Dr. Rozmeri Basic,

Professor of Art History

Courses Taught:


Required Text: Marilyn Stokstad, Art: a Brief History, New York: Prentice Hall, Inc., and Harry N. Abrams, Inc., 2000. Recommended Reference Work: James Hall, Dictionary of Subjects & Symbols in Art, New York: Icon Editions, Harper & Row, Publishers, 1979. Course Description: This course is design to give you an understanding of visual culture. Following the order defined by the textbook, lectures will clarify and amplify the material assigned from the text. Students will be tested on the information in the text, lectures, and handouts.

The following courses are seminars:

AHI 4133/5133--AEGEAN ART

Required Texts: Donald Preziosi and Louise A. Hitchcock, Aegean Art and Architecture, New York: Oxford University Press, 1999. J. Lesley Fitton, Cycladic Art, Cambridge: Harvard University Press, 1990. J. Lessley Fitton, The Discovery of the Greek Bronze Age, Cambridge: Harvard University Press, 1996. Lord William Taylor, The Mycenaeans, New York: Thames and Hudson, 1983. Recommended Reference Work: Oliver Dickinson, The Aegean Bronze Age, Cambridge University Press, 1994. Course Description: This course will examine the cultures of the Aegean as reflected in architecture, sculpture, painting, and minor arts.


Required Texts: Nigel Spivey, Etruscan Art, New York: Thames and Hudson Ltd., 1997. Larissa Bonfante, Ed., Etruscan Life and Afterlife, Detroit: Wayne State University Press, 1986. Recommended Reference Works: Gosta Saflund, Etruscan Imagery, Symbol and Meaning, Jonsered: Paul Astroms Forlag, 1993. Graeme Barker and Tom Rasmussen, The Etruscans, Malden: Blackwell Publishers Inc., 1998. Course Description: This course will examine selected works of art and architecture of the Etruscan civilization.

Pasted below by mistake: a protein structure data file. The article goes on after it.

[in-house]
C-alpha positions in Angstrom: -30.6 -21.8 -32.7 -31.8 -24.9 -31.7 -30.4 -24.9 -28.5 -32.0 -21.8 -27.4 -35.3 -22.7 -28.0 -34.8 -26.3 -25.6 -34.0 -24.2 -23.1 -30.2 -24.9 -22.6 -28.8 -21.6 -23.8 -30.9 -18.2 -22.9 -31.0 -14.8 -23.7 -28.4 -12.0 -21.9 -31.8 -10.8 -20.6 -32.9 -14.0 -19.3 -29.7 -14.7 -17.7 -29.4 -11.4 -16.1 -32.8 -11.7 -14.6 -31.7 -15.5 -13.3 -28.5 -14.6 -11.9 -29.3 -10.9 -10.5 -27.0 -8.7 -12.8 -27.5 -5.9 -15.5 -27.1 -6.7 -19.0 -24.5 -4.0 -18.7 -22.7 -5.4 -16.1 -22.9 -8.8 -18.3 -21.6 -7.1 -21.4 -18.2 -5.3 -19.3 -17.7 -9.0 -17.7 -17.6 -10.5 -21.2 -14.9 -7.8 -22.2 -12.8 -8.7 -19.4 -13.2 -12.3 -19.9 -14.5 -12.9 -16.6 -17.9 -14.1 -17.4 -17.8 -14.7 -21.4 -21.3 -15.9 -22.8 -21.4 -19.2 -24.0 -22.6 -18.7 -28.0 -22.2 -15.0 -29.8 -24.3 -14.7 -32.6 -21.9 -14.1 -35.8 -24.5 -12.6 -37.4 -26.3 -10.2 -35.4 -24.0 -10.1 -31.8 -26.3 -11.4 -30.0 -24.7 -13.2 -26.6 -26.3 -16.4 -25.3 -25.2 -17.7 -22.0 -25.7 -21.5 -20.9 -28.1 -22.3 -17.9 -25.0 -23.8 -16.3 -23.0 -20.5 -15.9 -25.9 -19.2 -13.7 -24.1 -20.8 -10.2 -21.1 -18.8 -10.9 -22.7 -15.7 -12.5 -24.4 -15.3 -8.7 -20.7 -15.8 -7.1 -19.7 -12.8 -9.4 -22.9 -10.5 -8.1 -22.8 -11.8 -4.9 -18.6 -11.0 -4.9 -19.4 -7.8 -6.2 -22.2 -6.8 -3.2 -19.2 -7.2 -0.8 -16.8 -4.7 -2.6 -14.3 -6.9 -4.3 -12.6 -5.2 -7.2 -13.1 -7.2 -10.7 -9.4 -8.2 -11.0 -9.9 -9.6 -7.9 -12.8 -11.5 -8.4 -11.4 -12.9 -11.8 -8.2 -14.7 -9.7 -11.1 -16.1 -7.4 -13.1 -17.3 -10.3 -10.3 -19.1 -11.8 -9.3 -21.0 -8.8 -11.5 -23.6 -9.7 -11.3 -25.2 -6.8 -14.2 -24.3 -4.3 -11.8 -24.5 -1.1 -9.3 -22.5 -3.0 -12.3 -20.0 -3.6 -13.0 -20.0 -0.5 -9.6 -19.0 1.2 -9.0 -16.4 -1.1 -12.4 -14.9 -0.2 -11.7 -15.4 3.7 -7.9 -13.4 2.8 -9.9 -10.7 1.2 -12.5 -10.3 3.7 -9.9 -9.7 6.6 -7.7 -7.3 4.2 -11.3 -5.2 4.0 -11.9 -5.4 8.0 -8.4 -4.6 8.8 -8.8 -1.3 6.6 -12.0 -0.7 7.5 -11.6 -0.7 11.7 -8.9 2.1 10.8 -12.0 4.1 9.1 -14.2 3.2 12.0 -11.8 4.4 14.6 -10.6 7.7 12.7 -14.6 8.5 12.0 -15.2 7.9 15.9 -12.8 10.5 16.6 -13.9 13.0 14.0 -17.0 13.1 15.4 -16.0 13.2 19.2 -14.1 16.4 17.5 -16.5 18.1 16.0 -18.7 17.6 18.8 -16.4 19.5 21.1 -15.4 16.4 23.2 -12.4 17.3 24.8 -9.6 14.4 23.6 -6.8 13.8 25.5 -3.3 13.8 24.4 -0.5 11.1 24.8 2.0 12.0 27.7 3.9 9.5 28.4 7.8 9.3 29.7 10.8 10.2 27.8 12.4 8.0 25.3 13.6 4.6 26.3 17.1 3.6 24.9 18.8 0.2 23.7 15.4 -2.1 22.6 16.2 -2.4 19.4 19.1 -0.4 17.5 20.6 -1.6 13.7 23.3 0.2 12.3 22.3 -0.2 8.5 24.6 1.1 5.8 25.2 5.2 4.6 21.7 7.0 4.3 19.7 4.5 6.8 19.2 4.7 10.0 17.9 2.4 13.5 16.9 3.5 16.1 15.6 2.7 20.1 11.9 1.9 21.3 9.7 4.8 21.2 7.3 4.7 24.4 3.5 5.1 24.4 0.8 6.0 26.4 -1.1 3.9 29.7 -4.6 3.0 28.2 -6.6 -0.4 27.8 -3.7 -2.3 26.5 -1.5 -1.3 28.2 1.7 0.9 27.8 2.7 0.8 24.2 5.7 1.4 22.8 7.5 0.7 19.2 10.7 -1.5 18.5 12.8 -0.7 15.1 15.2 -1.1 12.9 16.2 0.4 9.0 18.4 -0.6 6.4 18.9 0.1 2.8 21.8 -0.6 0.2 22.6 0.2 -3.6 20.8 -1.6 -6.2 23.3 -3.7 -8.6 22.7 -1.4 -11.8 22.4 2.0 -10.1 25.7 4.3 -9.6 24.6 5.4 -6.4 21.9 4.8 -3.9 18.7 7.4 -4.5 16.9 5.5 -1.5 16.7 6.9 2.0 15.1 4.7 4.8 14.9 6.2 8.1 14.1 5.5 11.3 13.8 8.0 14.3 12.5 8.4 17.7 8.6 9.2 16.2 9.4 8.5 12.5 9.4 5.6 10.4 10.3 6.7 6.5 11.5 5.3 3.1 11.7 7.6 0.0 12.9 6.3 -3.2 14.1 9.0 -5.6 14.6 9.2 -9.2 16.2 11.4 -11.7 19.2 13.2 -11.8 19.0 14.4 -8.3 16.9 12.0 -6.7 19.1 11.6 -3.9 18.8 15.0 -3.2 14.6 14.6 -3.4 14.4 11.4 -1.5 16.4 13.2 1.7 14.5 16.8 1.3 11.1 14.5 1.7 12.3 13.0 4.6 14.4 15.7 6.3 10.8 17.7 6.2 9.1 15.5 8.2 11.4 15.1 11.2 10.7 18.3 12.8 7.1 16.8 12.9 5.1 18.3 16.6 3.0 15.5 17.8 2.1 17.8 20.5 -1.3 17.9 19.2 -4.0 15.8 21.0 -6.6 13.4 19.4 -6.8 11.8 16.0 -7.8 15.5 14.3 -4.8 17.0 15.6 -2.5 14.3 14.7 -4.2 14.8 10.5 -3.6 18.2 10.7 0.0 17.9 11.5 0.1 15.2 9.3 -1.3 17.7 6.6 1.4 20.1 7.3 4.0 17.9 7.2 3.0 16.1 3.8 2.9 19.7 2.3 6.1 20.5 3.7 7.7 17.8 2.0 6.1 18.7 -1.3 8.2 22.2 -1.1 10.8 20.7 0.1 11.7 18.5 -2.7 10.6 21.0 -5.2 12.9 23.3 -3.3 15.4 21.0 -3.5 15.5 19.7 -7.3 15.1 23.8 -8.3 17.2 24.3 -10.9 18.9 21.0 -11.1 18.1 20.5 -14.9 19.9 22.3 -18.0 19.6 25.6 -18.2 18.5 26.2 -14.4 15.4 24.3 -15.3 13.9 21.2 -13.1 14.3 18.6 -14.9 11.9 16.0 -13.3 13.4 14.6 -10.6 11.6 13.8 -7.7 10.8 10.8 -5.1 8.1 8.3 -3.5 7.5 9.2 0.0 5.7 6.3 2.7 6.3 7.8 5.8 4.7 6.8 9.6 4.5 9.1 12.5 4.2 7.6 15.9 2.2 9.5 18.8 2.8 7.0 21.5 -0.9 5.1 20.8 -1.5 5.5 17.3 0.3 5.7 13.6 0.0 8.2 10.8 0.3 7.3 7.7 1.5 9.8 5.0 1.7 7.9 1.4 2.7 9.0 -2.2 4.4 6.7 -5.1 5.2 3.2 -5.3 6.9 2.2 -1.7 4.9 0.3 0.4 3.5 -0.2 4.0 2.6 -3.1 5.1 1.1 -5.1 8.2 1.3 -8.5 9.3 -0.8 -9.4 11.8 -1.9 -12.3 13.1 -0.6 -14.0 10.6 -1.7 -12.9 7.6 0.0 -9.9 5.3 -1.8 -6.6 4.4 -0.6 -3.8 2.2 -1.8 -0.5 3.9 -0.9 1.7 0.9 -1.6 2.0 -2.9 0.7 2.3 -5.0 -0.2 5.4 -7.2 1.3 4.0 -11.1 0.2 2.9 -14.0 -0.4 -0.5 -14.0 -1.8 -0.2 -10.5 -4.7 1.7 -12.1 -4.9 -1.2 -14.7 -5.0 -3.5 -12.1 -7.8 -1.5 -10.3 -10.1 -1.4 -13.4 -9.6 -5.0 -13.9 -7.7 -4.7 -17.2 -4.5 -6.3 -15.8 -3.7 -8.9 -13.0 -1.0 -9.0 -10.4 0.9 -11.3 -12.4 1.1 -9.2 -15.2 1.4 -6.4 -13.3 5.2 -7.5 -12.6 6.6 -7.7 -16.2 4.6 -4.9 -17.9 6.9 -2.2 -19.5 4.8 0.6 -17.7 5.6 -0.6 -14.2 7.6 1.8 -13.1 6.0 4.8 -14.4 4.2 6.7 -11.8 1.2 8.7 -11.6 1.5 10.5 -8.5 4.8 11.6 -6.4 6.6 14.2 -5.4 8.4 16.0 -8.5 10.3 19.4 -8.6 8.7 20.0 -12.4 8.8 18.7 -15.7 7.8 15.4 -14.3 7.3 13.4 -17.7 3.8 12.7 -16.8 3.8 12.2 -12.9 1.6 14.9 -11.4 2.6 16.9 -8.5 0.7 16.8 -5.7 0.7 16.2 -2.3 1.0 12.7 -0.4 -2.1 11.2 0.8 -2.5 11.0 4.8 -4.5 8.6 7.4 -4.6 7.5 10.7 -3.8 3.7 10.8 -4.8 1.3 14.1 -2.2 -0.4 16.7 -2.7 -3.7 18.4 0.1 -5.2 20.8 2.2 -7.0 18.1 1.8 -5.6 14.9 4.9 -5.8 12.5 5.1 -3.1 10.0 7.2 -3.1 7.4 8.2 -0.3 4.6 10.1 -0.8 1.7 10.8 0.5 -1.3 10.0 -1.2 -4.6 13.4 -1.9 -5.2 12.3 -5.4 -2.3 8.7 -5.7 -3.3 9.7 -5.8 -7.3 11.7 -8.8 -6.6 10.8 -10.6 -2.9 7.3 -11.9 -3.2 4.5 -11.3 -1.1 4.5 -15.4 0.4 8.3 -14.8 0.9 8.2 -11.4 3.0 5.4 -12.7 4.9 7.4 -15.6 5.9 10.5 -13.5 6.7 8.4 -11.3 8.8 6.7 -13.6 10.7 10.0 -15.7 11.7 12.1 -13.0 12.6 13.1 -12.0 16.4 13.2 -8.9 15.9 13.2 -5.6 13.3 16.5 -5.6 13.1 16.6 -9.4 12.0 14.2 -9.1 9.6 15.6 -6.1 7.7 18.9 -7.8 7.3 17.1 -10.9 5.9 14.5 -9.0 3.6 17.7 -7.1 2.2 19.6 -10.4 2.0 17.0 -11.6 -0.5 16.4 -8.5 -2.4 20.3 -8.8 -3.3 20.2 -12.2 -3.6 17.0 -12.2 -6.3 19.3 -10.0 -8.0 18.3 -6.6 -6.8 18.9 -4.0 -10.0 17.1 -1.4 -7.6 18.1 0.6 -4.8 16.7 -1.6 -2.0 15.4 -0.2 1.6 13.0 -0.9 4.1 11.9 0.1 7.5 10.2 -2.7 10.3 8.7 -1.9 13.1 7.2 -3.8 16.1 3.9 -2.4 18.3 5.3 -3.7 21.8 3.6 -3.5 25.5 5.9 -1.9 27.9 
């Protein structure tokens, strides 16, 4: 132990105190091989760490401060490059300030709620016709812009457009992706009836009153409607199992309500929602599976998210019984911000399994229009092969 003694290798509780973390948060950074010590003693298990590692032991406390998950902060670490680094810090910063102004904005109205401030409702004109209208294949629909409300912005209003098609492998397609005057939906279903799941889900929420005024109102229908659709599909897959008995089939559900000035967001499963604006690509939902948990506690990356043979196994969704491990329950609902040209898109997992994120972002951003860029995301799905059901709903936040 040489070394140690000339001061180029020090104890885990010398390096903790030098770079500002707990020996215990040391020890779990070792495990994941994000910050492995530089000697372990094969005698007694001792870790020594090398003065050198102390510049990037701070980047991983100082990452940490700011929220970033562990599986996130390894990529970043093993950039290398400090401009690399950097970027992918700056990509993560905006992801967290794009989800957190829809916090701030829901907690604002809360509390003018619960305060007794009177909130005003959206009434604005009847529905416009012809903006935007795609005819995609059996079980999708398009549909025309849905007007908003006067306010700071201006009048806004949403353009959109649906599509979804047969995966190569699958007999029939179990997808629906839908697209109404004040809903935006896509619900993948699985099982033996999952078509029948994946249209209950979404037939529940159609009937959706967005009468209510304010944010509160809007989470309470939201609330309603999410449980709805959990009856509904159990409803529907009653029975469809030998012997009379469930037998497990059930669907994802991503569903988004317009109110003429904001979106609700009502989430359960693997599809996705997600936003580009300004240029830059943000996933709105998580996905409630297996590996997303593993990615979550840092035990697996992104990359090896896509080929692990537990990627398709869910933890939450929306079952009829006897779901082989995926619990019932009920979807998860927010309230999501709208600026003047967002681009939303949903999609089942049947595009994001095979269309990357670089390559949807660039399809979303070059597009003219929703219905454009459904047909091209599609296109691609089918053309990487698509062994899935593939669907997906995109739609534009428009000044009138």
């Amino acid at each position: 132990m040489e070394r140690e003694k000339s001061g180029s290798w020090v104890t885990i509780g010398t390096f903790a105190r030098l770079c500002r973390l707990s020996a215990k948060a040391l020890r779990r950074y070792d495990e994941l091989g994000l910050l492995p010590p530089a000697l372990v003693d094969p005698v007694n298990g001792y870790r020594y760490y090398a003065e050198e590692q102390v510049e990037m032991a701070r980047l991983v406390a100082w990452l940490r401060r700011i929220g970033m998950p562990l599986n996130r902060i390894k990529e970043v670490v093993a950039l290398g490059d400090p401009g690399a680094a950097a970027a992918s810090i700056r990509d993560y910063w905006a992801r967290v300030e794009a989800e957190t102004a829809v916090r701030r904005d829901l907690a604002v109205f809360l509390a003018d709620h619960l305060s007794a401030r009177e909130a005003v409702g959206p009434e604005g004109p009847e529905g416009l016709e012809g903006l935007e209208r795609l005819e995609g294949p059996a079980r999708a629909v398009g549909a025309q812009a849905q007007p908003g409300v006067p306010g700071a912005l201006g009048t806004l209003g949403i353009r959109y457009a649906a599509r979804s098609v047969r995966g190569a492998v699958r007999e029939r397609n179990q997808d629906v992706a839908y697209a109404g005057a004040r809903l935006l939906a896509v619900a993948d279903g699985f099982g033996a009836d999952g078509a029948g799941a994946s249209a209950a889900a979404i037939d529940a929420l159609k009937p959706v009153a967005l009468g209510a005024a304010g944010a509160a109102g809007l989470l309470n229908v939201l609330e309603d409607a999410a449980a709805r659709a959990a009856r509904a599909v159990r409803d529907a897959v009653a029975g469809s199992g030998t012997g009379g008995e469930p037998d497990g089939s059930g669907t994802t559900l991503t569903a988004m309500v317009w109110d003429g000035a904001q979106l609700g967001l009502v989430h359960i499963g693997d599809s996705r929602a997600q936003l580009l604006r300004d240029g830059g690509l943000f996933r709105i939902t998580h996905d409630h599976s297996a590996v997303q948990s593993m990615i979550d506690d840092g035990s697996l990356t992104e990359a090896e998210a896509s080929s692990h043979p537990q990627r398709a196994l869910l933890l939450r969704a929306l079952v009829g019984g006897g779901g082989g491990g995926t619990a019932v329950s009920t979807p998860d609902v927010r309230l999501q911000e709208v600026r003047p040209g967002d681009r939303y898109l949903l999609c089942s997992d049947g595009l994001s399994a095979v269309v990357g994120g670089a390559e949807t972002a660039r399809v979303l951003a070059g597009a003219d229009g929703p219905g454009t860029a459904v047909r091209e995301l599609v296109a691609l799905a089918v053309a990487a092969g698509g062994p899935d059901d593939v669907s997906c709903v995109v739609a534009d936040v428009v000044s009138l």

Required Texts: Robin Cormack, Byzantine Art, Oxford: University Press, 2000. Cyril Mango, The Art of the Byzantine Empire 312-1453, Sources and Documents, Toronto: University of Toronto Press, 1997. Constantine Cavarnos, Guide to Byzantine Iconography, Volume One, Boston: Holy Transfiguration Monastery, 1993. Course Description: Reading and research on selected topics in Byzantine art with emphasis on the influences from the social, political, economic, literary, and religious climate" of the time.                                                                                                      Strongly recommended source: John Lowden, Early Christian and Byzantine Art, Phaidon, 1998

                                                                                                                                    Required and Recommended Texts: Egon Sendler, The Icon, Image of the Invisible: Elements of Theology, Aesthetics and Technique, Oakwood Publications, 1988; Vladimir Lossky, Leonid Ouspensky, G.E. Palmer, Meaning of Icons, St. Vladimir’s Seminary Press, 1982; St. John of Damascus, On the Divine Images, St. Vladimir’s Seminary Press, 1997; Linette Martin, Sacred Doorways: A Beginner's Guide to Icons,  Paraclete Press, 2002. Course Depiction: Byzantine images occupy a principal position at the heart of the Eastern Church and they are an organic part of daily services. The icon represents a vision of the invisible, and therefore a vision founded on divine knowledge which transforms the created work into the “miracle working image.” This class will examine the challenging process of producing holiness and divinity through painting panels.

Strongly recommended source: http://www.iconsexplained.com/iec/iec_idb3r.htm